SINGAPORE (Apr 1): Midas Holdings, which entered into judicial management and is the target of a police probe after the discovery of financial irregularities in early 2018, warned shareholders the group will likely be liquidated when ordered to by the court.

This is because Midas is facing insolvency given its assets is not enough to cover its reported liabilities and prospect of rescue appears dim. The group also does not have funds to contest legal action by its creditors.

See: Midas' board says company unable to operate as going concern; auditor Mazars says financial reports it issued no longer valid

See also: Midas likely to go bust if creditors push for liquidation; board aims to salvage parent company

In filing to the Singapore Exchange on Monday, the supplier of aluminium train parts reported unaudited losses of about $653.6 million for the FY18 ended Dec primarily because its investments in Jilin Midas Aluminium Industries Co., Jilin Midas Light Alloy Co. and Dalian Huicheng Aluminium Co. had to be written off.

As at end Dec 2018, the group’s unaudited net liability position stood at $47.1 million. Net current liabilities stood at $81.1 million versus $4.1 million of current assets.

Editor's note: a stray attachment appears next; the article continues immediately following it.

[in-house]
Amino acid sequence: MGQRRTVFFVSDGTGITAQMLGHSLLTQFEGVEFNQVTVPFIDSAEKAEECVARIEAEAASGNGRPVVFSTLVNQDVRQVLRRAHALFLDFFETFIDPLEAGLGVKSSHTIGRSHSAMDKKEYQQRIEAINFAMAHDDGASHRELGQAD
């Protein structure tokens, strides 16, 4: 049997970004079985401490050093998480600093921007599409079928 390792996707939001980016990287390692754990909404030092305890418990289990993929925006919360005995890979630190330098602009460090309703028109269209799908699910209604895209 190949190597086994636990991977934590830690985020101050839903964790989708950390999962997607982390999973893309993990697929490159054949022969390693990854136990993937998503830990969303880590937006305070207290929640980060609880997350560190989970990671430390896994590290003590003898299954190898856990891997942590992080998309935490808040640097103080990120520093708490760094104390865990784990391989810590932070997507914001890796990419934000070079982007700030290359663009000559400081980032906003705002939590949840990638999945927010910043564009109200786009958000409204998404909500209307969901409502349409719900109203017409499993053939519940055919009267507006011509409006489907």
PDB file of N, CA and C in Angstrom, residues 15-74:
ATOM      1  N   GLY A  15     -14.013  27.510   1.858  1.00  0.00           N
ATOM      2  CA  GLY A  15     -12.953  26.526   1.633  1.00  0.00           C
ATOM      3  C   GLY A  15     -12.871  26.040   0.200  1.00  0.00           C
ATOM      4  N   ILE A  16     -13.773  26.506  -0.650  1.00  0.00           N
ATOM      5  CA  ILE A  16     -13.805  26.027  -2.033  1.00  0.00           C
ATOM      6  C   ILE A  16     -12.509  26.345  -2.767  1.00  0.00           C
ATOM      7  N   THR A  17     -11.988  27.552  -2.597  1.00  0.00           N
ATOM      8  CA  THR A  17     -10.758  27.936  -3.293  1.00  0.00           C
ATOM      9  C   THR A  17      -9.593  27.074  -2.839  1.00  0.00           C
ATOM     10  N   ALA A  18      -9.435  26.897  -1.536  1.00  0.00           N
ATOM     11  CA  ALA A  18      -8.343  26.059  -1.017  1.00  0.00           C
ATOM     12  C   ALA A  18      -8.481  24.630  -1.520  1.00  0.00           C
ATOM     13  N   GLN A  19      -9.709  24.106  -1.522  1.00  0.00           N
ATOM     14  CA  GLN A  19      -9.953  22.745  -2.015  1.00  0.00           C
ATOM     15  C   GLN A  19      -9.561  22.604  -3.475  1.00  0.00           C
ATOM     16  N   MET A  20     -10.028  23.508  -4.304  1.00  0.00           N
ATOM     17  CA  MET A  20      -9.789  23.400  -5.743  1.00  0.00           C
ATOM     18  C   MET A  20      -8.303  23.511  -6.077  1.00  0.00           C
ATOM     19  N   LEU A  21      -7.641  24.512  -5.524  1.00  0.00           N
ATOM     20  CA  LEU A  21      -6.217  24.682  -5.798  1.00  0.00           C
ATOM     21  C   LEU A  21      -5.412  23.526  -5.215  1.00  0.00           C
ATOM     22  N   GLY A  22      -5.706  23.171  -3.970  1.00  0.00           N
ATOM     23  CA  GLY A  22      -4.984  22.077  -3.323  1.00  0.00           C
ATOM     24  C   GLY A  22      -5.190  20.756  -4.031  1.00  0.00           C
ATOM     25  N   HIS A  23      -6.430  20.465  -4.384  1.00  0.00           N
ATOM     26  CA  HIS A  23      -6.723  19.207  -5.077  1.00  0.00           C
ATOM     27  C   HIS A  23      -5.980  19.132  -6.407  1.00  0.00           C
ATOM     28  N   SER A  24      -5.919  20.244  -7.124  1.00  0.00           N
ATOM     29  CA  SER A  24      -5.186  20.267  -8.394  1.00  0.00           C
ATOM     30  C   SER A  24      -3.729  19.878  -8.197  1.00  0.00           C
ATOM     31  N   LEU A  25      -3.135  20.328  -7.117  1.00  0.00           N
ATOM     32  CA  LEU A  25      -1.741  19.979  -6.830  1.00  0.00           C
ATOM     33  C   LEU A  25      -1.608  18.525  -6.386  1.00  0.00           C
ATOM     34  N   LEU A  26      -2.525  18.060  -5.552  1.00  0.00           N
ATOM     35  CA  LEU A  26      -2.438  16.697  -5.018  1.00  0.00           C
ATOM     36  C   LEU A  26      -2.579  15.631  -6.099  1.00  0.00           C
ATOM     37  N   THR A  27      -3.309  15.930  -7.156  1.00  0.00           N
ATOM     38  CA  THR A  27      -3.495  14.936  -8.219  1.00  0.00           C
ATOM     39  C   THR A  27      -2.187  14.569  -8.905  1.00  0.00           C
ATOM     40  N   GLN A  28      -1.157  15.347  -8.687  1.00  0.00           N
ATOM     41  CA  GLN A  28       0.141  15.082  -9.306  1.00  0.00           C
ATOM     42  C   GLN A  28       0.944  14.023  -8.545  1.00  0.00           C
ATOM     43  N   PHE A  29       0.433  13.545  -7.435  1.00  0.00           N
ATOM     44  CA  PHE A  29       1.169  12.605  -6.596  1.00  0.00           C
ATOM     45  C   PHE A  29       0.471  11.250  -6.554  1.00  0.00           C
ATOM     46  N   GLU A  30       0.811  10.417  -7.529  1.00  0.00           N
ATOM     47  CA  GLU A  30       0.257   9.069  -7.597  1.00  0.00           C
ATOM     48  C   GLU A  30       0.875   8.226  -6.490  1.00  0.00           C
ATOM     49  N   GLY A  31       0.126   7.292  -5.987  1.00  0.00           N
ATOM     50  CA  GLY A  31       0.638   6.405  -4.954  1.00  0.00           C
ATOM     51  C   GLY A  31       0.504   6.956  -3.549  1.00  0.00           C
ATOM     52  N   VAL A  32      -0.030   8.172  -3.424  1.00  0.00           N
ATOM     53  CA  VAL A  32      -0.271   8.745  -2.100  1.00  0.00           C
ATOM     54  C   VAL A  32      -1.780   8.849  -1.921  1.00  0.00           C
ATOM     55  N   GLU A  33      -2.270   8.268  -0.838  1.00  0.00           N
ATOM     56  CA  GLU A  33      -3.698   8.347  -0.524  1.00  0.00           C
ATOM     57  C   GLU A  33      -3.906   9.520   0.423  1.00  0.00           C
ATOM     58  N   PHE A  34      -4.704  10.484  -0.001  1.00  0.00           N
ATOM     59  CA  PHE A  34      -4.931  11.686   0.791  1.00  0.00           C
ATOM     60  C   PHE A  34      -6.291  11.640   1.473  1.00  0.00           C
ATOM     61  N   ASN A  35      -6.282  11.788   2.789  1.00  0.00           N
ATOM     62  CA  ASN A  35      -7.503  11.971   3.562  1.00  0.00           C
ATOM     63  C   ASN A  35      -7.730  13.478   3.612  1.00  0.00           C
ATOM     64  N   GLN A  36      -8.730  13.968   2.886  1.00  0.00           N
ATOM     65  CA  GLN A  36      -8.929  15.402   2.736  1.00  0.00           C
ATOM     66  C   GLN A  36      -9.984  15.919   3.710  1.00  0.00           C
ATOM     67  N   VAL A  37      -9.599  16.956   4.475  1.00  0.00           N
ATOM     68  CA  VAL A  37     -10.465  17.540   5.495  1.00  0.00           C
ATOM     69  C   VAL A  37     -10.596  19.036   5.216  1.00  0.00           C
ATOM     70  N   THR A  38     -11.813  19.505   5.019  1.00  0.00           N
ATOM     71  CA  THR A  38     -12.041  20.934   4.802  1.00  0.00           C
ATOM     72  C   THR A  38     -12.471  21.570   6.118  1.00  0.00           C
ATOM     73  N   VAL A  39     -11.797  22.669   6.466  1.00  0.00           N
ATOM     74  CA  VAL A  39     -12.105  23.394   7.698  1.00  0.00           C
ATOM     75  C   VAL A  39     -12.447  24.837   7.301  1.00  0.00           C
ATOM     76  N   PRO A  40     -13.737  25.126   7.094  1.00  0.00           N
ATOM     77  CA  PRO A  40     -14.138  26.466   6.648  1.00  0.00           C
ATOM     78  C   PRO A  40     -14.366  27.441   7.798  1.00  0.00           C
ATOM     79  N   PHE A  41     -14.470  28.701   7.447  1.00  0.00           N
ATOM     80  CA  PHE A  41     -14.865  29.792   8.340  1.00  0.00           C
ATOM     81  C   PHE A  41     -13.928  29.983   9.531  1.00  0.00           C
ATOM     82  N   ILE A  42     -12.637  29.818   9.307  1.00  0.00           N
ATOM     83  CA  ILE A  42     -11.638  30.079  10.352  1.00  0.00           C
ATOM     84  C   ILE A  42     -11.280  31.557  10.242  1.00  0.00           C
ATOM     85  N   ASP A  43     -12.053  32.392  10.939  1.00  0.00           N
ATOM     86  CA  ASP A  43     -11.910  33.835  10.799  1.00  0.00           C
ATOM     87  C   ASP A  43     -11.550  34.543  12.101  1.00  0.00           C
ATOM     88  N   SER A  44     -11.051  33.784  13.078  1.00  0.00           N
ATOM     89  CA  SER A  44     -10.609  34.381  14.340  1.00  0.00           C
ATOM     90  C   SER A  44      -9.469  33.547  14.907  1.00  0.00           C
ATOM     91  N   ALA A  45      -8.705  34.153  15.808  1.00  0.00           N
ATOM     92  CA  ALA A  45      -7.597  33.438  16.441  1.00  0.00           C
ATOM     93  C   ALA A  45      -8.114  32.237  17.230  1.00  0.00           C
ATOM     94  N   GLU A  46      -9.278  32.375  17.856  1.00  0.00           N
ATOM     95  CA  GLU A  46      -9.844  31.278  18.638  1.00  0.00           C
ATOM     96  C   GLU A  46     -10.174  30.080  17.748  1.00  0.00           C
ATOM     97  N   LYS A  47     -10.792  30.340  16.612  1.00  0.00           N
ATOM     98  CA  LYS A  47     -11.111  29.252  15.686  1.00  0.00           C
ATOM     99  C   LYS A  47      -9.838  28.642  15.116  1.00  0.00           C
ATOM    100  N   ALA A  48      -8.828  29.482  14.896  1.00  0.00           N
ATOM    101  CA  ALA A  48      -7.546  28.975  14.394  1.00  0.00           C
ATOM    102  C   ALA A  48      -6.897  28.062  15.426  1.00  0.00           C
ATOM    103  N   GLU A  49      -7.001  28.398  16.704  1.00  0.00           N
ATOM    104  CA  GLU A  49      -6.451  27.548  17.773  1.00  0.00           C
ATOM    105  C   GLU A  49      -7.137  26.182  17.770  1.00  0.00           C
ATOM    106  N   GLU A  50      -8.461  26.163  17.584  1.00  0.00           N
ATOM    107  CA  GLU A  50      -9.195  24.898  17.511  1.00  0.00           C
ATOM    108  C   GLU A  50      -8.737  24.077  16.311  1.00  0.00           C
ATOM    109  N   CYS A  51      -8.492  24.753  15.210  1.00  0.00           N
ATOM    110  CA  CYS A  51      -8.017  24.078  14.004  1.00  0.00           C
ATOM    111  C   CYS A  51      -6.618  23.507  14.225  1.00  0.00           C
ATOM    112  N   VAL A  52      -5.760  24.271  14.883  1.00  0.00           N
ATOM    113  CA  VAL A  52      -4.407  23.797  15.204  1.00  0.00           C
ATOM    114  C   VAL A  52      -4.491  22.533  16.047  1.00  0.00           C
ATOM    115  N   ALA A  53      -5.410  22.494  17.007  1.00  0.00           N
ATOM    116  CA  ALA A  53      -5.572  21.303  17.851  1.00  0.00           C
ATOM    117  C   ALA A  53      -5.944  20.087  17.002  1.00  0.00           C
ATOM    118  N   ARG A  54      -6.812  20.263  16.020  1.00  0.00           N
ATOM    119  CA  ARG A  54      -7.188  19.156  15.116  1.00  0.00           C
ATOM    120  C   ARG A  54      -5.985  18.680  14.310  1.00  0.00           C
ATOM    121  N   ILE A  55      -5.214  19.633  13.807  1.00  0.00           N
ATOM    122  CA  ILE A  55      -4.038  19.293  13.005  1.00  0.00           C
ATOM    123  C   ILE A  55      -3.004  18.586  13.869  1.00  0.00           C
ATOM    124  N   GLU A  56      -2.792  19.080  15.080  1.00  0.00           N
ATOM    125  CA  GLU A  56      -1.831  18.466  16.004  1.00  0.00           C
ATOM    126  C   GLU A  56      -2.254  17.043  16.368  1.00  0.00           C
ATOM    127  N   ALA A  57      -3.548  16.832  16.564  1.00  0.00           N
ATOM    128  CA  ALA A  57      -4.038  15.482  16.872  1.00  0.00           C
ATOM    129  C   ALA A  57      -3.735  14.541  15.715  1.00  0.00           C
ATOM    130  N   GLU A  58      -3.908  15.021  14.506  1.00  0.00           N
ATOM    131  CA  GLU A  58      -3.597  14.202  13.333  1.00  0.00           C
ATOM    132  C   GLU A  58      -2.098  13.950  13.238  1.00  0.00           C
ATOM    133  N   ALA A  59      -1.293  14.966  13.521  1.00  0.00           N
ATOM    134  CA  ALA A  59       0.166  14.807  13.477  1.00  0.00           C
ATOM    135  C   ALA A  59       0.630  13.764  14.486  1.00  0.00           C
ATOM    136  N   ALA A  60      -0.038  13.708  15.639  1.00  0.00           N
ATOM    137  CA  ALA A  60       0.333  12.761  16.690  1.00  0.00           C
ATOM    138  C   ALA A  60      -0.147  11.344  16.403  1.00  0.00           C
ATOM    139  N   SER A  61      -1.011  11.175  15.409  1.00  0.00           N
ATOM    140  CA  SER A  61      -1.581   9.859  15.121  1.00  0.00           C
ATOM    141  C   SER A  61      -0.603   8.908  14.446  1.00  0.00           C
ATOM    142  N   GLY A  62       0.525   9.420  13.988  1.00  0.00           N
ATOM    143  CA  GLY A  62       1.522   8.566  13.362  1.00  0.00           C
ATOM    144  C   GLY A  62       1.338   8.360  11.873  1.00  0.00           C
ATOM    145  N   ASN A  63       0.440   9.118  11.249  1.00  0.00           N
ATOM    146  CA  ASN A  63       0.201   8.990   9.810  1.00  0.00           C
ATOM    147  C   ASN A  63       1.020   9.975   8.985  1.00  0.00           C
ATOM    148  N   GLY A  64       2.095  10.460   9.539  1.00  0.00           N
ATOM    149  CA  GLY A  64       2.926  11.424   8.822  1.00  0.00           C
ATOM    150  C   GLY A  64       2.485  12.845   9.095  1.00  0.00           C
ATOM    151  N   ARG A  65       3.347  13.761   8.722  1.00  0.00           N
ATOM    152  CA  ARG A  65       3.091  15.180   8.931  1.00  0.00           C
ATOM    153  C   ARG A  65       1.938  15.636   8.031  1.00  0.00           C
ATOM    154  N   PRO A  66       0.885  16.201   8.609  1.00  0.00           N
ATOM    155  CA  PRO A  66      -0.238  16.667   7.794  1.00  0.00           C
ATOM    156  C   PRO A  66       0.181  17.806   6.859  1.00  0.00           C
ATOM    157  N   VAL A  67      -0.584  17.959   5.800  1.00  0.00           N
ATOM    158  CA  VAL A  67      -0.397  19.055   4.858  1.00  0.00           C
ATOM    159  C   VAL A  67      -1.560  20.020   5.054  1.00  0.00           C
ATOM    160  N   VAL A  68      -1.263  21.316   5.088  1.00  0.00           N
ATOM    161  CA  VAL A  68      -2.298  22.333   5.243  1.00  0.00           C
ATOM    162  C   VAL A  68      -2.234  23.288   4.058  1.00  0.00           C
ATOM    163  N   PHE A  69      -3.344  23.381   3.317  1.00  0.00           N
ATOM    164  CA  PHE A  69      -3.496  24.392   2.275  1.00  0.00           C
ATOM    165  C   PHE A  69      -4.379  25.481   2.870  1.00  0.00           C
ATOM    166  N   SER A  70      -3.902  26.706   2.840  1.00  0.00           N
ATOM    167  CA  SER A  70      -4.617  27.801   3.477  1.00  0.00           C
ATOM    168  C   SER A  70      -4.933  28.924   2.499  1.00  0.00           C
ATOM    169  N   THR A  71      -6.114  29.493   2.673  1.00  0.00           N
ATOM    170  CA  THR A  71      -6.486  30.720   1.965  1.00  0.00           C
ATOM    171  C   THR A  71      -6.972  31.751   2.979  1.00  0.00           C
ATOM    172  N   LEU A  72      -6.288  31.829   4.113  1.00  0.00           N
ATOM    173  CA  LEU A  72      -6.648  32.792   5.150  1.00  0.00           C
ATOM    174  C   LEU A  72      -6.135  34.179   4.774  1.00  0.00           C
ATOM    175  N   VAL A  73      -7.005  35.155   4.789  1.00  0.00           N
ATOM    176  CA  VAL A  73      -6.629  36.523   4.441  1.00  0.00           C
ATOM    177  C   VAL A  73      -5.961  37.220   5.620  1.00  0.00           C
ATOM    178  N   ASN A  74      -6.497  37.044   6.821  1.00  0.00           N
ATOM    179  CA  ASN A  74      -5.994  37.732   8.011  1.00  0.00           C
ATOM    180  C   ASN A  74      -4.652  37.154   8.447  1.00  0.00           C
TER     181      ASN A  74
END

In addition, efforts to start a discussion with Hong Kong-listed CRRC Corp on rescuing the company have gone nowhere, added Midas. On Sept 26, 2018, court documents indicated that CRRC Corp was awarded the 12.44% stake that belonged to former executive chairman Chen Wei Ping. If transferred, the shares will make CRRC the single largest shareholder of Midas.

Meanwhile, many government agencies are pressing Midas to file annual returns, file tax returns and hold its AGM. However, in the absence of a rescue and dwindling funds, Midas said it will be unable to maintain its listing status at SGX and HKSE, its company secretaries and share registrar. Executive director Xu Wei Dong has also slapped the group with a statutory demand for unpaid salaries due to him.

“The current staffing of just two persons also make fulfilling the compliance obligations of the dual SGX and HKSE listed Midas challenging,” adds the group.

Last March, Midas’ independent directors lodged a police report with the the Singapore Police Force's Commercial Affairs Department. These were related to the possible breach of securities laws and other offences arising from the irregularities in the group’s operations in China including the discovery of loans and guarantees taken up by its subsidiaries which former CEO Patrick Chew Hwa Kwang (image) claimed to have no knowledge of, discrepancies in the group’s bank balances as well as the existence of secret bank accounts.

See: Midas CEO Patrick Chew quits; stamp was used without his approval to take out loans

See also: Midas says former exec chairman Chen Wei Ping under probe in China for fraud

See also: CAD launches investigations into Midas

See also: Midas audit committee lodges report with CAD over China ops; SGX RegCo looking into matter